And here is where Takei is wrong. Although Justice Antonin Scalia is perhaps the most vocally Catholic member of America's highest court, he is but one of six Catholics on the Court today. All four of those in the minority of Obergefell are Catholic, but it was Thomas' opinion that most clearly invoked Church teaching, albeit not on marriage itself.

The Catechism of the Catholic Church defines the concept of dignity quite clearly. Dignity is not an earned quality, afforded from our treatment by our fellow men. Rather, it is part of our very nature as creatures uniquely created in the image and likeness of God, creatures uniquely willed by God into existence. What's more, the Catechism's definition of dignity conveniently dovetails with the Church's understanding of the roles of male and female:
Man and woman have been created, which is to say, willed by God: on the one hand, in perfect equality as human persons; on the other, in their respective beings as man and woman. "Being man" or "being woman" is a reality which is good and willed by God: man and woman possess an inalienable dignity which comes to them immediately from God their Creator. Man and woman are both with one and the same dignity "in the image of God". In their "being-man" and "being-woman", they reflect the Creator's wisdom and goodness. [Emphasis added.]
It is worth noting that Takei is not a Catholic — or any sort of Christian, for that matter — but even a cursory understanding of Christian teaching and philosophy should have given him the wisdom to understand Thomas' argument. The Justice was not saying that mistreatment of a fellow human being is not undignified. He was saying that it is impossible to take away dignity as much as to take away one's humanity.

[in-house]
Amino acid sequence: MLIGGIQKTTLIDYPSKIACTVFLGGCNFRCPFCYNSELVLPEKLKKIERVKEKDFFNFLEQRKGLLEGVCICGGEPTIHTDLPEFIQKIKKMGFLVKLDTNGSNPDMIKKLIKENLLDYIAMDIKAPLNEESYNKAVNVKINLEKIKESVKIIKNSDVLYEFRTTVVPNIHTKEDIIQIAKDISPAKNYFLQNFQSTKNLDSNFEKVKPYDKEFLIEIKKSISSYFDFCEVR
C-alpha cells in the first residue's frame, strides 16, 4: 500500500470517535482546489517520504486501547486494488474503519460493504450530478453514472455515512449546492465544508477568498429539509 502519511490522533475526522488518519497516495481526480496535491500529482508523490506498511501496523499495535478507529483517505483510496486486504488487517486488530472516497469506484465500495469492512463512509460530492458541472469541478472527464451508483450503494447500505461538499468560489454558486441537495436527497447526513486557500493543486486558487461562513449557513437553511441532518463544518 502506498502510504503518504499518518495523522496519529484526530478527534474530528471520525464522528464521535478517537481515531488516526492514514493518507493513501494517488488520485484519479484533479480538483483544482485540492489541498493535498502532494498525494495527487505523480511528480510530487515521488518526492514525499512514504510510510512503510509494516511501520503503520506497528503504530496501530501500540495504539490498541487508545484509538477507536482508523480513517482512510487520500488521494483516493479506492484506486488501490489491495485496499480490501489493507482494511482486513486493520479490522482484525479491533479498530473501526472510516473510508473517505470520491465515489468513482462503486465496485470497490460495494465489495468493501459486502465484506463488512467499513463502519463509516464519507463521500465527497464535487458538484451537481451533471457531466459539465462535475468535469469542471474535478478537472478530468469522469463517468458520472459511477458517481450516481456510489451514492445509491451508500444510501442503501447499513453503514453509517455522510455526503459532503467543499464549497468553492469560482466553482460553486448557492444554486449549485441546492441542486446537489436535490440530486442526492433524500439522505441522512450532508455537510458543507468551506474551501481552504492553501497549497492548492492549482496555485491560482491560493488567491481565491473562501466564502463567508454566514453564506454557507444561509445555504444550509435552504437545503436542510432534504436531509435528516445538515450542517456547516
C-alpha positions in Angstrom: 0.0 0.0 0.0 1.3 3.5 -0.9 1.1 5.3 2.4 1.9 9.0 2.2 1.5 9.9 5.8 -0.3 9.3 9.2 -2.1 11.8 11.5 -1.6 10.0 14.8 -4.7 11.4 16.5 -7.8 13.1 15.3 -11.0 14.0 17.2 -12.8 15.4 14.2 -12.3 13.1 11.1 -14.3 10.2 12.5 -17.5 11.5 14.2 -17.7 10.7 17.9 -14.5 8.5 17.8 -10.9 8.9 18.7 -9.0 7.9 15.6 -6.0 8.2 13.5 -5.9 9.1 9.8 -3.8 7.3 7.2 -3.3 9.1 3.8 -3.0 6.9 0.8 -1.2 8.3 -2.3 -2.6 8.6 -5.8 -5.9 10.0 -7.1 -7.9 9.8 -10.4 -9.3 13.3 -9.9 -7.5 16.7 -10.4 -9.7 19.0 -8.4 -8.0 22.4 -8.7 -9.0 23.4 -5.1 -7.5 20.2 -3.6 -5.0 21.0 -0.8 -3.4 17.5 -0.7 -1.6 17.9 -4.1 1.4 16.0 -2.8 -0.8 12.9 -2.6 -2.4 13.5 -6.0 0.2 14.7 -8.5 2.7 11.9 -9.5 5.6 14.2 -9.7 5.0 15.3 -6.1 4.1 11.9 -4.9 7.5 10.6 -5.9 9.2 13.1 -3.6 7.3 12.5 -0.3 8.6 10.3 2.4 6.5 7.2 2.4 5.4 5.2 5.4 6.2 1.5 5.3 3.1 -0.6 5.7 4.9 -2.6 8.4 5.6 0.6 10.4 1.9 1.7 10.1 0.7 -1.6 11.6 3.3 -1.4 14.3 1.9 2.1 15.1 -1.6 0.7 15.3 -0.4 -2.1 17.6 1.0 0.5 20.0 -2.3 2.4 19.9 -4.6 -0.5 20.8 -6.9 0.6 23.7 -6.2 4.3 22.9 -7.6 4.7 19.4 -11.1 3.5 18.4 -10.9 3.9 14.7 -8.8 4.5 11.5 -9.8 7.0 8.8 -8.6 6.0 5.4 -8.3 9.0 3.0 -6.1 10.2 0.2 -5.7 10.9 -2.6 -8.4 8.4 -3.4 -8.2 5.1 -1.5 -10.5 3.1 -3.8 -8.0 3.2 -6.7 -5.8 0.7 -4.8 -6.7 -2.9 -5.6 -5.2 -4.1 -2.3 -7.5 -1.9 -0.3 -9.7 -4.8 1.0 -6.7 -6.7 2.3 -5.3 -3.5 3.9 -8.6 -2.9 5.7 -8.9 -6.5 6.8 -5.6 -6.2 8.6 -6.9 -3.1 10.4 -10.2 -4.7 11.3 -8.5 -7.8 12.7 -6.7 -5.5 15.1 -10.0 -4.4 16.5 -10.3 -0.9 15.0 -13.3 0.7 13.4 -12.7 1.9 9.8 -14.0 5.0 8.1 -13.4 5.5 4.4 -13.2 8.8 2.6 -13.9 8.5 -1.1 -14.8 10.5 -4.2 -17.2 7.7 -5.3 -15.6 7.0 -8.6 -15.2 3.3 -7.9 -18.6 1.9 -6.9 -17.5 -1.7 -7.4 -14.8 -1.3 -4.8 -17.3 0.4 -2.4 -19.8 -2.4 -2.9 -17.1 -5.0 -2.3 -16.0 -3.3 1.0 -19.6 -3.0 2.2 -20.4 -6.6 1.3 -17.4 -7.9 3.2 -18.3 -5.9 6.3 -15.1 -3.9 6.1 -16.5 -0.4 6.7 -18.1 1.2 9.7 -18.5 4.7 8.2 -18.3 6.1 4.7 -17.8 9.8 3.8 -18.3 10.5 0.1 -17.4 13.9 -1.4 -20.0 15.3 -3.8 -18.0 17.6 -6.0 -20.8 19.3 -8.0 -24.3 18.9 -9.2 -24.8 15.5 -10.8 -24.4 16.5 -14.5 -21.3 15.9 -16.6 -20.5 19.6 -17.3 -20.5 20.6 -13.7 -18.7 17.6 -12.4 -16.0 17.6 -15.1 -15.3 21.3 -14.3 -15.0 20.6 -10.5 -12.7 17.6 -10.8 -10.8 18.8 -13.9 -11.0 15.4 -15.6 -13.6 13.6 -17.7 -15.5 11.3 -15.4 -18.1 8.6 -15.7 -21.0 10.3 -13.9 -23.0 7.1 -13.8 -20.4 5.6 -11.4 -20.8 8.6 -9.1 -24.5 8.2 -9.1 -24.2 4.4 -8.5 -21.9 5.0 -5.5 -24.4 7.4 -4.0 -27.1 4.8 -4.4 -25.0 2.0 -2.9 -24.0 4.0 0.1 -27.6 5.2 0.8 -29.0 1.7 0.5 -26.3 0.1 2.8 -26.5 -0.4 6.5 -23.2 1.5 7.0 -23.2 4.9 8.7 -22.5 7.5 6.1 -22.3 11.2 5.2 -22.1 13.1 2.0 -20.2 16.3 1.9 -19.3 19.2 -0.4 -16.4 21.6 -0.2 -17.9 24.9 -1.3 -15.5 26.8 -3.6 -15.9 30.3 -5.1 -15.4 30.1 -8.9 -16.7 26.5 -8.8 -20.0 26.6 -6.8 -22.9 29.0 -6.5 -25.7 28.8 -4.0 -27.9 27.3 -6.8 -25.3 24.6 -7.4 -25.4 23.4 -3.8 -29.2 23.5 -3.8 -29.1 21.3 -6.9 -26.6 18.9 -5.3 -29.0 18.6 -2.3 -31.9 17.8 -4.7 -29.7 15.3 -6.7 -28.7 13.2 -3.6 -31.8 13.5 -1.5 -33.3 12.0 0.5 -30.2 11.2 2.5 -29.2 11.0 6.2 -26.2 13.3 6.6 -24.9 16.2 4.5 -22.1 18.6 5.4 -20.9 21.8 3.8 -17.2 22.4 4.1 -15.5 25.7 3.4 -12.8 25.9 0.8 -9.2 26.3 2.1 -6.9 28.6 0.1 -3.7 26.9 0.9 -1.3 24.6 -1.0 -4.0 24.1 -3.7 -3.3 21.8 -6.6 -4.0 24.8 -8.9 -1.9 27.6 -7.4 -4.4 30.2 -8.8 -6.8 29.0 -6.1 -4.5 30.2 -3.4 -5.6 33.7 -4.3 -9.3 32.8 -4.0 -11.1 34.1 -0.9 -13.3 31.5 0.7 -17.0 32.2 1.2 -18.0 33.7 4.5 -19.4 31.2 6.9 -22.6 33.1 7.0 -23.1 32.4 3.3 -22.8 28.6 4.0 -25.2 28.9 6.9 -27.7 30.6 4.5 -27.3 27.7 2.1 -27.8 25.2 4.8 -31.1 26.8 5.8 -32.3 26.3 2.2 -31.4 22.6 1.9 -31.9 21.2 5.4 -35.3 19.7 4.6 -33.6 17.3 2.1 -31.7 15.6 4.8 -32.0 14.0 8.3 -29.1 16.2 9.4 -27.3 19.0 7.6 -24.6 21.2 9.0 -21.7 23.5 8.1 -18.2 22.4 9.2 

No-one would credibly argue that American slaves were, in fact, less human by virtue of their legal status as property, and no-one can credibly argue that those slaves possessed less inborn dignity than their masters. Although, apparently, Takei believes that one's race can be taken away, given his black-splaining of Justice Thomas.

...but that's none of my business.
Anthony Kennedy did not redefine marriage. As I said last year, that happened years ago with the advent of no-fault divorce and the socially accepted serial polygamy that followed. He merely took that redefinition to one logical conclusion. Kennedy did, however, redefine dignity itself, and this deserves our correction.

The dignity we as human beings possess does not come in degrees. There is no hierarchy of dignity, any more than there is a hierarchy of humanity. The Culture of Death would have us believe that this innate trait should be viewed as a utilitarian quality, rather than as an absolute, but our culture is wrong.

The dignity of the slave is equal to the dignity of the slaver.

The dignity of the rape survivor is equal to the dignity of the rapist.

The dignity of the murder victim is equal to the dignity of the murderer.

Every person, from the teacher to the terrorist, is granted the gift of dignity by God. He or she cannot be denied it as a fabricated right of the State. We are united in our humanity, for all of our many faults, and we are further united through Christ, no matter who we are, where we come from or whom we love. For all are one in Christ Jesus.

1 comment:

  1. Special thanks to the inimitable Tommy "Tsunami" Sundaram for unleashing a volley of furious Facebook statuses that encouraged me to write this post!